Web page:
And, Another Long Trip to Europe, Part Three

Our next stop was Athens where we were to visit the Acropolis and the Parthenon. It was a huge disappointment. The lines to enter the Parthenon were over two and a half hours long. It reportedly is visited by over fifteen million visitors a year. We were just happy to look at the famous century old Greek constructions from a distance while walking in the park surrounding the Acropolis. Sadly, with such a high level of visitation, the park was despicably filthy, covered in broken beer bottle glass and endless plastics and cigarette butts.  It reminds me of our long-term effort to enhance the cleanliness of Wessex Hundred, our farm where the winery sits.

Athens, Greece. At the Acropolis; to the left, a temple near the bottom of the hill, To the right, a view of the distant Parthenon. The trees hide the giant cranes installed for the reconstruction work.

Fortunately, we were able to find a genuine Greek terrace restaurant and enjoyed souvlaki kebab with local traditional food on which George and I were happy to indulge with large mugs of German beer.

Bougainvilier on the island of Santorini.

Our next excursions took us to the mythical island of Santorini and the port of Katakolon on the Peloponese. Olympia is located near the vestiges of the site where the first Olympics took place in 776 BC and continued for some twelve centuries until they were banned by the Christian Emperor of Rome.  

The harbor of Valetta in Malta viewed from the port-hole of our state-room on board the ship.

Finally, we had brief visit of the island of Malta and then returned to the shores of Italy with first a visit of Taormina, a jewel of a town on the island of Sicily.

Taormina, the jewel of the Mediterranean. Upper left, the medieval town; upper right, the Greco-Roman Amphitheater. Lower left, George, Francoise and myself. Lower right, the view from the amphitheater; in the background, Mount Etna, the volcano.

Taormina was founded by the Greeks and then fell under the control of the Romans who expanded the Greek amphitheater to bring it to a capacity of 50,000 spectators. The town is located way up on mountain overlooking the sea and faces Mount Etna, the volcano that dominates the landscape. The medieval days brought a significant evolution of the town with the construction of many churches, gates to enter the city, and narrow pedestrian-only streets.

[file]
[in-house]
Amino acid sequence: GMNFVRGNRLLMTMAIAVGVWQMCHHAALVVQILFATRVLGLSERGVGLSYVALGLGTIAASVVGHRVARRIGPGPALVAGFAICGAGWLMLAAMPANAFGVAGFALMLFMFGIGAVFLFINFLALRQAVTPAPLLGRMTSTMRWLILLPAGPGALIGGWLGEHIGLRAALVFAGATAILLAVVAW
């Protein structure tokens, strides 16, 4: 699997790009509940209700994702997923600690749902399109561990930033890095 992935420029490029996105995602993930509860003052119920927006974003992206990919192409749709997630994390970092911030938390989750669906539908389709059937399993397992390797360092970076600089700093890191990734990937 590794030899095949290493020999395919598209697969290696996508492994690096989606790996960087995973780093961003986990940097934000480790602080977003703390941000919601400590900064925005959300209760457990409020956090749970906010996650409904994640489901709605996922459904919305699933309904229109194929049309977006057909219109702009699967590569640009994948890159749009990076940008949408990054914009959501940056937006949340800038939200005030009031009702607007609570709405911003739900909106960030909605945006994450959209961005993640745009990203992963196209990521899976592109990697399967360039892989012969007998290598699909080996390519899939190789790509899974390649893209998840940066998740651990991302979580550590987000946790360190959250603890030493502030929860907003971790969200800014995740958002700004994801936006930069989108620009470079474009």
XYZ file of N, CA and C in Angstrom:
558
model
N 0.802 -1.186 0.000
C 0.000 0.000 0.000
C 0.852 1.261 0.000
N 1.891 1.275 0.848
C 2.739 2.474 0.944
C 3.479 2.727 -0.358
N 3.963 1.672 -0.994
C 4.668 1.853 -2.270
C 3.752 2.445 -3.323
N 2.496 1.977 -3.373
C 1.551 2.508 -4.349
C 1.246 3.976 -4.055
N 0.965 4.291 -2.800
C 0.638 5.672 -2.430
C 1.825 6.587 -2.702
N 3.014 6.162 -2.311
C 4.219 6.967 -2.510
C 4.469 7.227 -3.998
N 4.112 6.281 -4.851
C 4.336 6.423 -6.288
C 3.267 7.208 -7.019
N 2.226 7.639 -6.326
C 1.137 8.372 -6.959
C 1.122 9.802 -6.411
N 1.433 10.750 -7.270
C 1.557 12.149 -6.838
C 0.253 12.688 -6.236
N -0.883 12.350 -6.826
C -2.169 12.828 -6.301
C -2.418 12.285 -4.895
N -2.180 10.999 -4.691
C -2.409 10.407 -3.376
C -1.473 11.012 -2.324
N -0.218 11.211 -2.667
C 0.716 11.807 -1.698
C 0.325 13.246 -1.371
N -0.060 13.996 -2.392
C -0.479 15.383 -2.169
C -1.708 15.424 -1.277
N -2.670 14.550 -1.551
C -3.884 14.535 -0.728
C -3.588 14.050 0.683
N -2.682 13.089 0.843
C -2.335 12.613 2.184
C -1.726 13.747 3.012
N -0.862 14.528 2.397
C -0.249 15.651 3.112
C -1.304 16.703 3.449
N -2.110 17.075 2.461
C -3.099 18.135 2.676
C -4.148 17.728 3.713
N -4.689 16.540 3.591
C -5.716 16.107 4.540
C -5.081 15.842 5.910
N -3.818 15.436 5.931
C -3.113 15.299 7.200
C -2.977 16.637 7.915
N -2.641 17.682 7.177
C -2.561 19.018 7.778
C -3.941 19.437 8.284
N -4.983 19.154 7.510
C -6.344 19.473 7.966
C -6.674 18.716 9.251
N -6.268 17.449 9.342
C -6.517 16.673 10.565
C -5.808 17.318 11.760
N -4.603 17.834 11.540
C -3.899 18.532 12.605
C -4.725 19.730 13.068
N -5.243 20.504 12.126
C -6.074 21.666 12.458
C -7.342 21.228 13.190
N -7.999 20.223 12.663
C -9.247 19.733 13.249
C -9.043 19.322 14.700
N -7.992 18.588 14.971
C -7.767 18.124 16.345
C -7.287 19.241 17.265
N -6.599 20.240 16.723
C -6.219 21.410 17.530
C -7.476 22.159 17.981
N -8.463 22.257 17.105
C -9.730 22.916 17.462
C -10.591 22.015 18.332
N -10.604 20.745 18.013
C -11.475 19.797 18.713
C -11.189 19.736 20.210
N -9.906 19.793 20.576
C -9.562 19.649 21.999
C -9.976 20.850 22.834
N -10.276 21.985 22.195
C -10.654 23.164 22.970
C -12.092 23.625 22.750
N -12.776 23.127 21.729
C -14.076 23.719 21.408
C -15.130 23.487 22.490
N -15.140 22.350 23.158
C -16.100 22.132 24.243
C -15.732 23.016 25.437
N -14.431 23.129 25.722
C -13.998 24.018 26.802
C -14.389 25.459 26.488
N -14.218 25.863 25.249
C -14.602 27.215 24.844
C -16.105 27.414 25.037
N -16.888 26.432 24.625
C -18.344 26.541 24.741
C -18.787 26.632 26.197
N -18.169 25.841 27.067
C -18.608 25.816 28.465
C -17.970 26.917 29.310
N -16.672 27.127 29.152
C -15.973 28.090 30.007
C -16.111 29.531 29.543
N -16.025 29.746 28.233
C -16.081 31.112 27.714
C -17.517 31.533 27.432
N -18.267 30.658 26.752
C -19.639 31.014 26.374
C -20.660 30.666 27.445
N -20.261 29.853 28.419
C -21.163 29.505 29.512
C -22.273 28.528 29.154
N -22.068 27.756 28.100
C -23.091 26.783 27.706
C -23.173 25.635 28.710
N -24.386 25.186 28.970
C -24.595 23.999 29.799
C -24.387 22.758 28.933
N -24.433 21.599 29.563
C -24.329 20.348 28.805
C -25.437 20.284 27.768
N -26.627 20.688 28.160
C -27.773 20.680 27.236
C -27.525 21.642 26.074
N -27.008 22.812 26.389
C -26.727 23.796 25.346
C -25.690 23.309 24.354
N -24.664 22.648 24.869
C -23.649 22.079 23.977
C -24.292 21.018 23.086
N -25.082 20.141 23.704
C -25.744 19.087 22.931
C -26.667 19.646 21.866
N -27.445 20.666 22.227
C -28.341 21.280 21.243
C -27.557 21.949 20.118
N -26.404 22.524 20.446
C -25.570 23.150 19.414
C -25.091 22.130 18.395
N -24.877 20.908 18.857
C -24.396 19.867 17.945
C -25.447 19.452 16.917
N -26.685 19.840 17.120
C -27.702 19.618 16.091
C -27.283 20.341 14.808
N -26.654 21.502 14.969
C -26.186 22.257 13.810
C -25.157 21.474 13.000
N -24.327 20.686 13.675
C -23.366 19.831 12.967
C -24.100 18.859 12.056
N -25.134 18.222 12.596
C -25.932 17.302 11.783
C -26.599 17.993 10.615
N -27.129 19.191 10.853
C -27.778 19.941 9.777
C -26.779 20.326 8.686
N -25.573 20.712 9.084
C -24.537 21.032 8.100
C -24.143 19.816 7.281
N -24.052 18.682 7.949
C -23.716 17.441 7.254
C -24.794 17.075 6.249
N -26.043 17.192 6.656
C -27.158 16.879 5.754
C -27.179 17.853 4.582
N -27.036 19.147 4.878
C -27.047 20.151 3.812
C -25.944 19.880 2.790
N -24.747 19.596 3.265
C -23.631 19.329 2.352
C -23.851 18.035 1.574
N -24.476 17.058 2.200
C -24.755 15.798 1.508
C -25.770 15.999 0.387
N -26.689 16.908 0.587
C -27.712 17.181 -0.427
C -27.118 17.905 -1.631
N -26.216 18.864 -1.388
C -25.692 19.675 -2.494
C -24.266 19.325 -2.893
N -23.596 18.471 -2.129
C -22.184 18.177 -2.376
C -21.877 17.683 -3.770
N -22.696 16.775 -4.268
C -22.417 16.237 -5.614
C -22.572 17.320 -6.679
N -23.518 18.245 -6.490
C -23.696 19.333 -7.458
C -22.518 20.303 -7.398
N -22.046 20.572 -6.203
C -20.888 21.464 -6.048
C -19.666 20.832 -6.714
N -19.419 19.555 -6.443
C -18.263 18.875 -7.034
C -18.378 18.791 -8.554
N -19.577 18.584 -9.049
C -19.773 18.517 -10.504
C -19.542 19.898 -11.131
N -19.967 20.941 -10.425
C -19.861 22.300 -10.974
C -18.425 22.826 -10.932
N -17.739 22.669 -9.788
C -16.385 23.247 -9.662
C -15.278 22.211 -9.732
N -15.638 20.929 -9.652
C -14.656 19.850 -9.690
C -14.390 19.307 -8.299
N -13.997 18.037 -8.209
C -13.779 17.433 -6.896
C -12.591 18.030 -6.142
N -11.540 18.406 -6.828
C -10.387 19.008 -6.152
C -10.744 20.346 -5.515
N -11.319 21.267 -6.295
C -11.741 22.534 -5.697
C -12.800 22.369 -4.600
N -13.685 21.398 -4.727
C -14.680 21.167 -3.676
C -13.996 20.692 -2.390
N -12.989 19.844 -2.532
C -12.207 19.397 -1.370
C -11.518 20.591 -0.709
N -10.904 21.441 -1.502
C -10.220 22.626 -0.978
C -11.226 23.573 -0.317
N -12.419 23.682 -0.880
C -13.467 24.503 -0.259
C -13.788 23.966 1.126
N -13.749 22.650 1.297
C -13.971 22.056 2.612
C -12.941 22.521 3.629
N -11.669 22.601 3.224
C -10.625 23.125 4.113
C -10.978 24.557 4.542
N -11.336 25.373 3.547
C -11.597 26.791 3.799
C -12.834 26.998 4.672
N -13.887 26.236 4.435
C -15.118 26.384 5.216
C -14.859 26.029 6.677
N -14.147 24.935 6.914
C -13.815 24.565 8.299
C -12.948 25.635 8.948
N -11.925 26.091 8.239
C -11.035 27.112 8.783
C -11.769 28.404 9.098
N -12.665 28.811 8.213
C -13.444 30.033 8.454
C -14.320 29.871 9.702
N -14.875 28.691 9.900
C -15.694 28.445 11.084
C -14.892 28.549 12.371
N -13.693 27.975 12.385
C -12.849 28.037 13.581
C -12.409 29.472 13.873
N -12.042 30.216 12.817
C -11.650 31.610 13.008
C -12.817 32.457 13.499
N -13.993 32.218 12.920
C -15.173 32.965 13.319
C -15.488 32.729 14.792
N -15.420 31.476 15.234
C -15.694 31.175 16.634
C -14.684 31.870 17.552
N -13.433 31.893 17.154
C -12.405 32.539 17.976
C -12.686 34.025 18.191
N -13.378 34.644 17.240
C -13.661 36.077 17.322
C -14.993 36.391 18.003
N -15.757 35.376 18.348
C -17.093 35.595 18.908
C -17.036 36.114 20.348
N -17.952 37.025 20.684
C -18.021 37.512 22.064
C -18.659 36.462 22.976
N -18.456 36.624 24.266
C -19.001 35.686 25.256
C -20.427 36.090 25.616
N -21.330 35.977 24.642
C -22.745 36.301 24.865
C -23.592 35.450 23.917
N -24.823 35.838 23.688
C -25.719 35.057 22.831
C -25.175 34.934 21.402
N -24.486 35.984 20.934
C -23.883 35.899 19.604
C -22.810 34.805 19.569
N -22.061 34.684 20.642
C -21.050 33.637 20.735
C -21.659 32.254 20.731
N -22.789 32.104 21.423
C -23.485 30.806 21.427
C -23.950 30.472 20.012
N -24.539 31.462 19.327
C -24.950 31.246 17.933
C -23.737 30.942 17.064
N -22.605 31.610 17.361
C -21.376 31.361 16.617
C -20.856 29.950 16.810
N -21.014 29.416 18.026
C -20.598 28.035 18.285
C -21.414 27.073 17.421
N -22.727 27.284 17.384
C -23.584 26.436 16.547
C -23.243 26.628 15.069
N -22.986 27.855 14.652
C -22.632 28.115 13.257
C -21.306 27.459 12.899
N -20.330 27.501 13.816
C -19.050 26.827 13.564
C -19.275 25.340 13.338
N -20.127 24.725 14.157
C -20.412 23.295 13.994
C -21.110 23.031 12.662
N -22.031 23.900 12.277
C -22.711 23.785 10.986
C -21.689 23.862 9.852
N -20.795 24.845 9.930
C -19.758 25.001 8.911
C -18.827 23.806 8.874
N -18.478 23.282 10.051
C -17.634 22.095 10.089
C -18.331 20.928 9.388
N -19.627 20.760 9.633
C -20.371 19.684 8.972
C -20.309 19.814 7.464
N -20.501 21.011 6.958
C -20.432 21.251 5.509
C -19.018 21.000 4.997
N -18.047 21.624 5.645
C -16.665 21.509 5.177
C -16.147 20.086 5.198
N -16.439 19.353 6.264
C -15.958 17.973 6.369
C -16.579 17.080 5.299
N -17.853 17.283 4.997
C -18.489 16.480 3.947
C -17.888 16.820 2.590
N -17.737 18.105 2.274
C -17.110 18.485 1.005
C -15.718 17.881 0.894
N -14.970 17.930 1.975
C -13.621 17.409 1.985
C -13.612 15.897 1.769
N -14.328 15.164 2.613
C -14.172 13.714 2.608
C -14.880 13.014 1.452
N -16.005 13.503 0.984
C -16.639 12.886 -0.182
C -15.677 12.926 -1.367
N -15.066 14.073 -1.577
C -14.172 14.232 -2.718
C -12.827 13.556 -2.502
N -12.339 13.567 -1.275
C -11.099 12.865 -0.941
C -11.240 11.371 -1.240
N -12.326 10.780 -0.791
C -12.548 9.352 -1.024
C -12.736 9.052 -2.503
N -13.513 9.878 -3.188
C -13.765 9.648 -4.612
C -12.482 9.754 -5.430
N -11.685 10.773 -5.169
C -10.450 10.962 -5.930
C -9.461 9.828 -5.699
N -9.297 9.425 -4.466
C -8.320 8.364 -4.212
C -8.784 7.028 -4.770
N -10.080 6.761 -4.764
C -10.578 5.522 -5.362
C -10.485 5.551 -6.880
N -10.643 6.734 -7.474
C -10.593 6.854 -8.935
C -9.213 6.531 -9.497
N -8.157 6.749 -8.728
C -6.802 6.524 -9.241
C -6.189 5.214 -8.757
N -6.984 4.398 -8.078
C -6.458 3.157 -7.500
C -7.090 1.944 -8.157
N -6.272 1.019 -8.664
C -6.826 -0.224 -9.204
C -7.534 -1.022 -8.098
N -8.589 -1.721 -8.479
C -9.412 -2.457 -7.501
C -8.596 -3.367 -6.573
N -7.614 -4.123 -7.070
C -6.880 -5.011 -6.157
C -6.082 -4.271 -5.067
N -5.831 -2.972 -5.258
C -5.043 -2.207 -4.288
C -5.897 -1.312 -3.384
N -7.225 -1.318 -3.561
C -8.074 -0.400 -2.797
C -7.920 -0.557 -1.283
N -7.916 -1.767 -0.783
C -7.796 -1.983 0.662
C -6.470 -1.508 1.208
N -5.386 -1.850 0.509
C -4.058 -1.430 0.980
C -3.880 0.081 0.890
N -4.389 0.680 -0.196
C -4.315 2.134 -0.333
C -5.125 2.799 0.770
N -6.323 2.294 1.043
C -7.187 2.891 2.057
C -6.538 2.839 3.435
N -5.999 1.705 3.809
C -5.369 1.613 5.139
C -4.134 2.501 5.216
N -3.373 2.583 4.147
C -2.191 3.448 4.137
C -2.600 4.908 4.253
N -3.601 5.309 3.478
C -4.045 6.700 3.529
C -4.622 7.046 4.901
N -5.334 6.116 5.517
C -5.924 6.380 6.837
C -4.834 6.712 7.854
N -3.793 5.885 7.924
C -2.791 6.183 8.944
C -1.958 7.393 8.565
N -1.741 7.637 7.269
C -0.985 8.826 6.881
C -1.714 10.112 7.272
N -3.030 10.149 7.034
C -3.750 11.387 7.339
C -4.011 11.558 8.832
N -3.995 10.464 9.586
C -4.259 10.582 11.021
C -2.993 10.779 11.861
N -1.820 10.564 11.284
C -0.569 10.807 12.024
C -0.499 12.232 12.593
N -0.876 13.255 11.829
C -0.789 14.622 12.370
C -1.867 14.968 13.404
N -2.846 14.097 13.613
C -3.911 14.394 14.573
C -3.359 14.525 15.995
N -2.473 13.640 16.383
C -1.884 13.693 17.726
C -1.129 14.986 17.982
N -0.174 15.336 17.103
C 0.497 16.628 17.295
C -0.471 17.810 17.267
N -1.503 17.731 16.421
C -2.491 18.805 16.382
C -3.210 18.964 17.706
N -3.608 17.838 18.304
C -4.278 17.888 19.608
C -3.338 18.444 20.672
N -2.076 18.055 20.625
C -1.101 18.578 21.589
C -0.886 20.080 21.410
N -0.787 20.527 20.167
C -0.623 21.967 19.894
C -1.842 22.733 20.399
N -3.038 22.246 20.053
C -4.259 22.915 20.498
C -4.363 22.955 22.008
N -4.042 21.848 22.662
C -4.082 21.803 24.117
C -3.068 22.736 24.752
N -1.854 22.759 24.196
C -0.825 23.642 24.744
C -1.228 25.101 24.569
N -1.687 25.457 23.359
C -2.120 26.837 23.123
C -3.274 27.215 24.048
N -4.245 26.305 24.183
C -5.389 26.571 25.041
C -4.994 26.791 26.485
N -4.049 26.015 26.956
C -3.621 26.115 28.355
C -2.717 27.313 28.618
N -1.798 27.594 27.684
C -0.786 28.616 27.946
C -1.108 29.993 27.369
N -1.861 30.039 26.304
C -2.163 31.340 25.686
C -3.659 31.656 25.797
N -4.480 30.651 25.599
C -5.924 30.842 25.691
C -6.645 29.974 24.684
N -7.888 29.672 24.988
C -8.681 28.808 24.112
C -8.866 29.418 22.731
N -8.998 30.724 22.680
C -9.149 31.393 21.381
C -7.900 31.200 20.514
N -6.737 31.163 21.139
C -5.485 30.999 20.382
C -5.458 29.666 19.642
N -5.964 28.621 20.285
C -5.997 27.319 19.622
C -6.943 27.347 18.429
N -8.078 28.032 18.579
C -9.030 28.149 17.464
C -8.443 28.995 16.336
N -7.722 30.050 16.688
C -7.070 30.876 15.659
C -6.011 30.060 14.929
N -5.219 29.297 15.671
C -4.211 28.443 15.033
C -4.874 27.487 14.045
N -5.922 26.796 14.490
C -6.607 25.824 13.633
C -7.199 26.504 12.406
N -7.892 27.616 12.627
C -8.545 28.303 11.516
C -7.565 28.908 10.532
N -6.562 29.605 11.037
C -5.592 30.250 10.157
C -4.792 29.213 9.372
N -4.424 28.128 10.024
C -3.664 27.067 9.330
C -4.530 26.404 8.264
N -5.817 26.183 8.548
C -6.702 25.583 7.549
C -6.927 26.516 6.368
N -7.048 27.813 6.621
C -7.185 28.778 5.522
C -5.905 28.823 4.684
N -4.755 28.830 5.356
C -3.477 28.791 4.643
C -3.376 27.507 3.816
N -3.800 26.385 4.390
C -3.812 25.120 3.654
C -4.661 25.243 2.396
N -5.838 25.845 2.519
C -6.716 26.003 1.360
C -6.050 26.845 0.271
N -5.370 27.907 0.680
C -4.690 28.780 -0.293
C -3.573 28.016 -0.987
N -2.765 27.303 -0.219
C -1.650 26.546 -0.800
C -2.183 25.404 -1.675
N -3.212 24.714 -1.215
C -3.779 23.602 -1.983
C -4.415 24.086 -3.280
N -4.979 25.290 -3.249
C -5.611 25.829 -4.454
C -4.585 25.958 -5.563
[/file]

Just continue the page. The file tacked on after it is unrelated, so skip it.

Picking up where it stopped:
Pompeii; the city that was devastated by the eruption of the Vesuvius. To the left the thermal bath. To the right, one of the many streets that were so well preserved under the mountains of ashes.

Our last stop-over was in the bay of Naples. We had a choice of options to visit Sorrento and the Amalfi coast, the islands of Capri and Ischia or the ruins of Pompeii, the Roman city that was destroyed by an eruption of the Vesuvius volcano in the middle of the first century AD. The entire city and many of its inhabitants were buried for some eighteen centuries under a humongous pile of ash spewn by the volcano. Given that I had seen Capri many years ago, we opted to visit the excavations of Pompeii which verges on the incredible.

Top: The Foro Romano from the Palatine Hill. Bottom left: The Colosseum. Bottom right: The she-wolf with Romulus & Remus, the legendary founders of Rome, which became the symbol of this ancient city.

The next day, we were back in Rome and toured the city. Francoise picked up a nice leather bag at an open air market, and we had a delightful lunch in a street side casual establishment. The owner was grateful for our presence and I happily talked him into helping us celebrate our closing luncheon in the eternal city by offering us glasses of Prosecco.

Early the next morning, George and Marianna took a flight back to the West Coast. Later that day, we flew to Marseille and proceeded to return to Norfolk

In all, it was a long trip. We accomplished most of what we had on our agenda. We lamented the obvious governmental dysfunction in both Italy and Greece and cannot escape our growing concern over the increasing air and water pollution in the Mediterranean and over the large cities. It feels really good to be back at Wessex Hundred.

Patrick G. Duffeler
Founder & Chairman

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